Christian ‘Health Share’ Ministry Left Members With Millions In Unpaid Medical Claims

By Steve Rabey
healthcare health care fraud dollars
A federal court found Aliera, a Christian health share company, marketed sham policies as insurance alternatives and fraudulently made "exorbitant profits." (Photo: Alexander Mils / Unsplash)

Aliera, a now-defunct health care cost-sharing, or “health share,” company founded by a man who served time in prison for fraud and perjury, has itself been found guilty of fraud in a federal class action suit.

On Nov. 29, the U.S. District Court in Kentucky entered judgments of nearly $4.7 million against the company, which declared bankruptcy in July after facing numerous lawsuits, investigations and customer complaints. Aliera representatives failed to appear for multiple court dates.

“Since we first started working with victims of this fraud two years ago, we have had two objectives: to end the fraud and to obtain compensation for its victims,” said attorney Jay Varellas. “With Trinity’s bankruptcy, the fraud is now over and we will turn our attention to recovering funds to compensate those who were victimized.”

“Aliera and its partners have taken advantage of hundreds of Kentuckians, many of whom trusted the company because it professed Christian beliefs,” said attorney Jay Prather.

MinistryWatch has reported on Aliera Healthcare — which operates Trinity Healthshare — since 2019. These reports reflected a growing chorus of complaints and lawsuits against health share groups in 2020. Earlier this year, MinistryWatch reported on Aliera’s bankruptcy and skewering by comedian John Oliver.

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Some 1.5 million Americans choose inexpensive health care provided by more than 100 health share ministries that are recognized by the U.S. Department of Health and Human Services — most of them Christian nonprofits — according to the Alliance of Health Care Sharing Ministries, an advocacy group founded by two of the largest providers, Samaritan Ministries International of Illinois and Christian Care Ministry of Florida.

The ministries don’t offer insurance, instead pledging that members’ bills will be paid by other members’ donations. But the industry is unregulated, and providers are fighting to keep it that way, resulting in problems for consumers and challenges for states and the federal government.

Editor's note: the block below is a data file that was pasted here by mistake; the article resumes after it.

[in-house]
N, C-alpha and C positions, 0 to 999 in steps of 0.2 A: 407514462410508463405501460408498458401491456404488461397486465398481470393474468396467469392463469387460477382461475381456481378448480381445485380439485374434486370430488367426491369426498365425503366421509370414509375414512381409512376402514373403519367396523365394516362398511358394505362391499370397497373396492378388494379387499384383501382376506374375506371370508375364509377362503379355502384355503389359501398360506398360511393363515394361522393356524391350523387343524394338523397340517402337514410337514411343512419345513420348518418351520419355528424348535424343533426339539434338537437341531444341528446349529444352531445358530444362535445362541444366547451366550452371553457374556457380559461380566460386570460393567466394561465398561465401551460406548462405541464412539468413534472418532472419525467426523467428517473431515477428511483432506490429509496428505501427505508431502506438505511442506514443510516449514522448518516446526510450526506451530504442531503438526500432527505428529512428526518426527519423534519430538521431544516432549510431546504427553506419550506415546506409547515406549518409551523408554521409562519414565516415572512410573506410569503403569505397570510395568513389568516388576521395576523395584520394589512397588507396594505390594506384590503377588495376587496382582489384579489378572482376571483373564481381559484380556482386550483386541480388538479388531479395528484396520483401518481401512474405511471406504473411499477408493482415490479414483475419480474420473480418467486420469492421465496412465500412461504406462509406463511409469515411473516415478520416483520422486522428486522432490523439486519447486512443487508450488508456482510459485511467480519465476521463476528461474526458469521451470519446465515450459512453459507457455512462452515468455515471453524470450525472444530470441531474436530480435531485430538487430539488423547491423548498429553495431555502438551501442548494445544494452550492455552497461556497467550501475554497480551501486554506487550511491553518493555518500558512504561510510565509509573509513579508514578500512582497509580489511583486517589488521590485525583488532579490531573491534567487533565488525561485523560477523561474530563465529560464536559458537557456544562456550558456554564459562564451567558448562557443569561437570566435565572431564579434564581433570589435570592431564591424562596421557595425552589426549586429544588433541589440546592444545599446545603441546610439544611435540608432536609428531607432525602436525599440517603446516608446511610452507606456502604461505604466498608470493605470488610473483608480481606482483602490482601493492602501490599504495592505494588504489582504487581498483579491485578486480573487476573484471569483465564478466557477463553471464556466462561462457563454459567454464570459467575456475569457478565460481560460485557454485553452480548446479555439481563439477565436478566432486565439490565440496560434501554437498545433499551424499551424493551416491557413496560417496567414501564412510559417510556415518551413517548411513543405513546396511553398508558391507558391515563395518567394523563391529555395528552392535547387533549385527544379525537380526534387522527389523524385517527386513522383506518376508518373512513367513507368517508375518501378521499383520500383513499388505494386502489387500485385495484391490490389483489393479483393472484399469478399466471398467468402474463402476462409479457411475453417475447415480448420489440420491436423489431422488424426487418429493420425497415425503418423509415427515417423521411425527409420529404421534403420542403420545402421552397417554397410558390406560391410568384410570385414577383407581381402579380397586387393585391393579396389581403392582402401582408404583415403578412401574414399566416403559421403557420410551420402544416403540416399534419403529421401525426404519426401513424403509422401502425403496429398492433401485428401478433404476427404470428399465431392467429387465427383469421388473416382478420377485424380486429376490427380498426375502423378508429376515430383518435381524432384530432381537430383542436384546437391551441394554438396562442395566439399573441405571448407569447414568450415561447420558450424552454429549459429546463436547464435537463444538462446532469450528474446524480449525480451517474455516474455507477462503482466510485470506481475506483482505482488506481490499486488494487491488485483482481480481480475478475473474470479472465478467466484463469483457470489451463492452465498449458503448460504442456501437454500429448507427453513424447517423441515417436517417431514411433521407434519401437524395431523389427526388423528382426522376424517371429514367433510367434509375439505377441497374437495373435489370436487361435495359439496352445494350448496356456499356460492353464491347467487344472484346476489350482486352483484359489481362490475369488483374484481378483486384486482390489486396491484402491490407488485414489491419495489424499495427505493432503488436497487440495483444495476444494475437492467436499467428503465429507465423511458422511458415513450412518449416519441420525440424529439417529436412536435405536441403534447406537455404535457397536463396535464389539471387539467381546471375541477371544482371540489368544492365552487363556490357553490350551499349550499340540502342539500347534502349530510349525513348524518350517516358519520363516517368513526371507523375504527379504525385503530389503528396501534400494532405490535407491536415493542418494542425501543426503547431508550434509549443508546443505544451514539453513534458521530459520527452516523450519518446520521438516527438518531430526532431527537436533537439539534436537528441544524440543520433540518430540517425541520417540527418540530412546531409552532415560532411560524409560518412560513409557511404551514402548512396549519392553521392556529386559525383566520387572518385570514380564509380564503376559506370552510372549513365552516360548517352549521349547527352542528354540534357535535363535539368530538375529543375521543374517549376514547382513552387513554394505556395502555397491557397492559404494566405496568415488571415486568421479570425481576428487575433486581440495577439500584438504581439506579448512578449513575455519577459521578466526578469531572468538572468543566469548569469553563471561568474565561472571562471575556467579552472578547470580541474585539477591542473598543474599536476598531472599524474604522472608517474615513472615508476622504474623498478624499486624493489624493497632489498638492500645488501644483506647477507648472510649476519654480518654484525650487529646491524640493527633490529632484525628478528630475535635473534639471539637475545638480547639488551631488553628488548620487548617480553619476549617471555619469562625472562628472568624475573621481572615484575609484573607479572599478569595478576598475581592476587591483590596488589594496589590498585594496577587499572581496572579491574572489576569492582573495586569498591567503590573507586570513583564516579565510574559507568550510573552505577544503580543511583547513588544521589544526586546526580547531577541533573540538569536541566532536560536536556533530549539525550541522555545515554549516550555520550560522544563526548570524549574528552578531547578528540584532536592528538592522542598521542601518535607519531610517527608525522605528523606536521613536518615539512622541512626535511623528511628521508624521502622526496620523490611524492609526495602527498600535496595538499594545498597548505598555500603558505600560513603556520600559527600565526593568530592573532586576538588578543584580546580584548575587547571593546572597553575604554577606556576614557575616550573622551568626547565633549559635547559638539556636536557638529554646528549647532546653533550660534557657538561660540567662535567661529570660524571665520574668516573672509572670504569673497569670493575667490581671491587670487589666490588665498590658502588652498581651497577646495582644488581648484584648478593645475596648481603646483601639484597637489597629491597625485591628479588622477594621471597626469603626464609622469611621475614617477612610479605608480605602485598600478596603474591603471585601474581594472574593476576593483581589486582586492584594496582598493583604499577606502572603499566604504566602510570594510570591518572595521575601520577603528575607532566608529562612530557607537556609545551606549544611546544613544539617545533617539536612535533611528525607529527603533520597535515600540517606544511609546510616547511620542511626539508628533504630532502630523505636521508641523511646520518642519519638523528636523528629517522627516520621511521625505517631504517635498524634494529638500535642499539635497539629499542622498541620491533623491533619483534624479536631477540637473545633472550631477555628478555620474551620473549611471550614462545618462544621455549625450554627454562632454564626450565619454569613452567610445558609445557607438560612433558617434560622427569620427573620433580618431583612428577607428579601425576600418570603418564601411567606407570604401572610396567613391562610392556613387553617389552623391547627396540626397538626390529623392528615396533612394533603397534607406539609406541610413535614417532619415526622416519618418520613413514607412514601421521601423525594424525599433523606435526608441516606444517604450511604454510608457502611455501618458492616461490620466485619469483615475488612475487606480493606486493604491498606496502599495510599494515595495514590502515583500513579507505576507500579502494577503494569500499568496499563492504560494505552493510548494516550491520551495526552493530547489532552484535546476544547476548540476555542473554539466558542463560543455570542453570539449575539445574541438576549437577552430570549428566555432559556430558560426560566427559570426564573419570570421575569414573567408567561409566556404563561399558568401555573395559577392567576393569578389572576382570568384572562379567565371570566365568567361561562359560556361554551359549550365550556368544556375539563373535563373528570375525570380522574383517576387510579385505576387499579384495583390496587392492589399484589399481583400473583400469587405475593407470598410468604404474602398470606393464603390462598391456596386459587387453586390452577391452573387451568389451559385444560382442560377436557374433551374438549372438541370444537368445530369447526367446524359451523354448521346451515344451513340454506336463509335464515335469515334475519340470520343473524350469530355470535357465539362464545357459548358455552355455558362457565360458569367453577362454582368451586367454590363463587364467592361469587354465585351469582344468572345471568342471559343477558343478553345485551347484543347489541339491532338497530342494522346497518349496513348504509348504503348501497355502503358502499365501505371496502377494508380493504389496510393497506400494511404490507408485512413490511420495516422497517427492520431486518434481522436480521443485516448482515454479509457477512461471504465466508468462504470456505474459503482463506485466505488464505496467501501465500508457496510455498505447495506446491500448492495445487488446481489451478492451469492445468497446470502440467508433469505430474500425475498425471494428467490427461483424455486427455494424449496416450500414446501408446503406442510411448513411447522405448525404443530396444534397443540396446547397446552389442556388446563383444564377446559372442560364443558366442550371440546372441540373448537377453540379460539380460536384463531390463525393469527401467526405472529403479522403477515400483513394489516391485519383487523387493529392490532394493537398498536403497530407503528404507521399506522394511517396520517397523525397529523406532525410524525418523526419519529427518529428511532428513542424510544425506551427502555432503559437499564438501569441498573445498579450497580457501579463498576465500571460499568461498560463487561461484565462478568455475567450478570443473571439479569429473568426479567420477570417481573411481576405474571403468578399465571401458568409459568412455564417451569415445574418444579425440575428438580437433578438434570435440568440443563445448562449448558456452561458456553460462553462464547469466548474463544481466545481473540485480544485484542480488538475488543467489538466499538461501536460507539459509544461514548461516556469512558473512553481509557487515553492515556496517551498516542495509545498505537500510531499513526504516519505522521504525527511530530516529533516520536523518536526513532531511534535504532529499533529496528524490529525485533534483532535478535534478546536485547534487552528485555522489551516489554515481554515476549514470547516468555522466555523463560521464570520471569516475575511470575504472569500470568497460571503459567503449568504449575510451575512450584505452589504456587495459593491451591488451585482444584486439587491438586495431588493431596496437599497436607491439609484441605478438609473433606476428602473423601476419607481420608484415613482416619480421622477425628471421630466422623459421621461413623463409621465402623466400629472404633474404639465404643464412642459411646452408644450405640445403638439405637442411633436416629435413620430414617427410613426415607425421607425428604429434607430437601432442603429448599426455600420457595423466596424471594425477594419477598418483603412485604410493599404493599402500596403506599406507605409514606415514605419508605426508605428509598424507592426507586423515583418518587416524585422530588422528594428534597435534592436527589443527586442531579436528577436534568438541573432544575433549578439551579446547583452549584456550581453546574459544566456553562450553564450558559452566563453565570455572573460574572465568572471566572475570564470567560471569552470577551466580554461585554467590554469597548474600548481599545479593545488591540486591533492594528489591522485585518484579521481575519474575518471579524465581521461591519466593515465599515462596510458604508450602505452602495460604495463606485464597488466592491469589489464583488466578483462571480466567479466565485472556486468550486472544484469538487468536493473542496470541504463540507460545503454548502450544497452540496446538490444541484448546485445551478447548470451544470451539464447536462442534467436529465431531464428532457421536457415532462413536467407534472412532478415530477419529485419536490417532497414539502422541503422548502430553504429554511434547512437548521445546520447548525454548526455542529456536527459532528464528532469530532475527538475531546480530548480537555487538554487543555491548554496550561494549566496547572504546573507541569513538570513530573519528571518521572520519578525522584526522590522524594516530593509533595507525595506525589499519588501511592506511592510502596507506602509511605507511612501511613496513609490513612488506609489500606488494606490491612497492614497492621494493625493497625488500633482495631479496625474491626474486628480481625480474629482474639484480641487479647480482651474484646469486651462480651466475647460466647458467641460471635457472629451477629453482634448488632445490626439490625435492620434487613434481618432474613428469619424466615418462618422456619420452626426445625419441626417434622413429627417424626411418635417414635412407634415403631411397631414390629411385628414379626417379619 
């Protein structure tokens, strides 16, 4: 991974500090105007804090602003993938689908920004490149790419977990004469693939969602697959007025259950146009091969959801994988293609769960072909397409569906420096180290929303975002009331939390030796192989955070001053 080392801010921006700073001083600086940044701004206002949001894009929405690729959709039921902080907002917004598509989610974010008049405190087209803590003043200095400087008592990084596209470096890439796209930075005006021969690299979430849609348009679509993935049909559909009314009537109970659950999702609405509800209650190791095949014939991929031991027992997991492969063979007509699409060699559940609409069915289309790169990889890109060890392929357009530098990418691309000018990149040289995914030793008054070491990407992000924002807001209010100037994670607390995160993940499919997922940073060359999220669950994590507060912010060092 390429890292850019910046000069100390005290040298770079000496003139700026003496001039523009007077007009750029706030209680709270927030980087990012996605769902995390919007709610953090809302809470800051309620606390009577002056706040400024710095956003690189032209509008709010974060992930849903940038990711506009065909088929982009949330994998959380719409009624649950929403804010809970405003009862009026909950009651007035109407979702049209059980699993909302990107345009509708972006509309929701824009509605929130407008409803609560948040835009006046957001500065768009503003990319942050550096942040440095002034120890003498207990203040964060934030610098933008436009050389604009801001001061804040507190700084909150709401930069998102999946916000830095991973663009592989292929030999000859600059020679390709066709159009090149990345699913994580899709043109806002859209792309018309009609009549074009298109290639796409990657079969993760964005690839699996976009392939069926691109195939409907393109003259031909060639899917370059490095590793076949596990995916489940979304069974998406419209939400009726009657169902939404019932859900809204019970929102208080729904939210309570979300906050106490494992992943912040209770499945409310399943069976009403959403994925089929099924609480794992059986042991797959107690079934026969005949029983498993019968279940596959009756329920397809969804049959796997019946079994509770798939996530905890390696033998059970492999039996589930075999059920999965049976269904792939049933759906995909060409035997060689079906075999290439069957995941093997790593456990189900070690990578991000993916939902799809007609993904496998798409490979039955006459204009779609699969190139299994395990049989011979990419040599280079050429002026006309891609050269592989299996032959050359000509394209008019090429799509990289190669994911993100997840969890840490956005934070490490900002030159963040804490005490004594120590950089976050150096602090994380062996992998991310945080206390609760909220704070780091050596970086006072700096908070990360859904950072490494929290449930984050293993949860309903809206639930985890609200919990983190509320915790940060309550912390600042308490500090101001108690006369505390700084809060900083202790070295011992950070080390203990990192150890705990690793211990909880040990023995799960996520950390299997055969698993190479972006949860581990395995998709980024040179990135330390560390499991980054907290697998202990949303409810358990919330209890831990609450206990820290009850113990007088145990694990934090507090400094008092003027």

In an online FAQ, The Alliance of Health Care Sharing Ministries offers the following Q-and-A:

Q: Can I trust Health Care Sharing Ministries with my medical bills?

A: Since the 1980’s Health Care Sharing Ministries have shared 100% of eligible medical expenses for their members.

The alliance has defended the industry freedom from regulation as an issue of religious liberty, claiming that government efforts to rein in the industry are actually efforts “to deny Christians and other religious Americans the ability to choose health care that matches their beliefs and their budgets.”

Aliera — which marketed “sham policies” under a variety of names over the years, including Trinity, OneShare Health and Sharity — “realized exorbitant profits” by declining to pay claims and instead retaining 84% of customer donations, in violation of federal requirements. Its problems have rattled the entire health share industry and led to legal challenges and other problems in numerous states.

The federal case against Aliera in Kentucky, which will continue with additional charges to be addressed in the future, is just part of the problems the company faces. It still faces charges elsewhere that were raised before it declared bankruptcy.

A federal lawsuit filed in Atlanta in 2020 claimed Aliera ran a scheme to generate revenue while avoiding state and federal insurance laws.

New York’s Department of Financial Services has alleged Aliera engaged in fraudulent and illegal health insurance activities in that state. A statement said that after declaring bankruptcy, Aliera “dropped its current members and asserted that it had no obligation to pay members’ medical claims, leaving millions of dollars in outstanding claims. … Now, Aliera and Trinity are using Trinity’s bankruptcy filing as a shield against being held responsible for violating the law and paying medical reimbursements owed to consumers.”

In July, Iowa announced that state customers ripped off by Aliera could apply for reimbursement from $90,000 in settlement funds that Aliera was required to pay. “As with any type of health care coverage decision, we strongly encourage consumers to take great care in reviewing the information and marketing materials to ensure they are getting what they are paying for,” said a state spokesman.

The Texas attorney general has also brought a lawsuit against Aliera.

And officials at a Kansas hospital announced in November they would no longer accept health share plans as a means of payment, saying “the fluid nature of these types of programs … create challenges in processing and documentation tracking.” The change is a challenge for health share policy holders.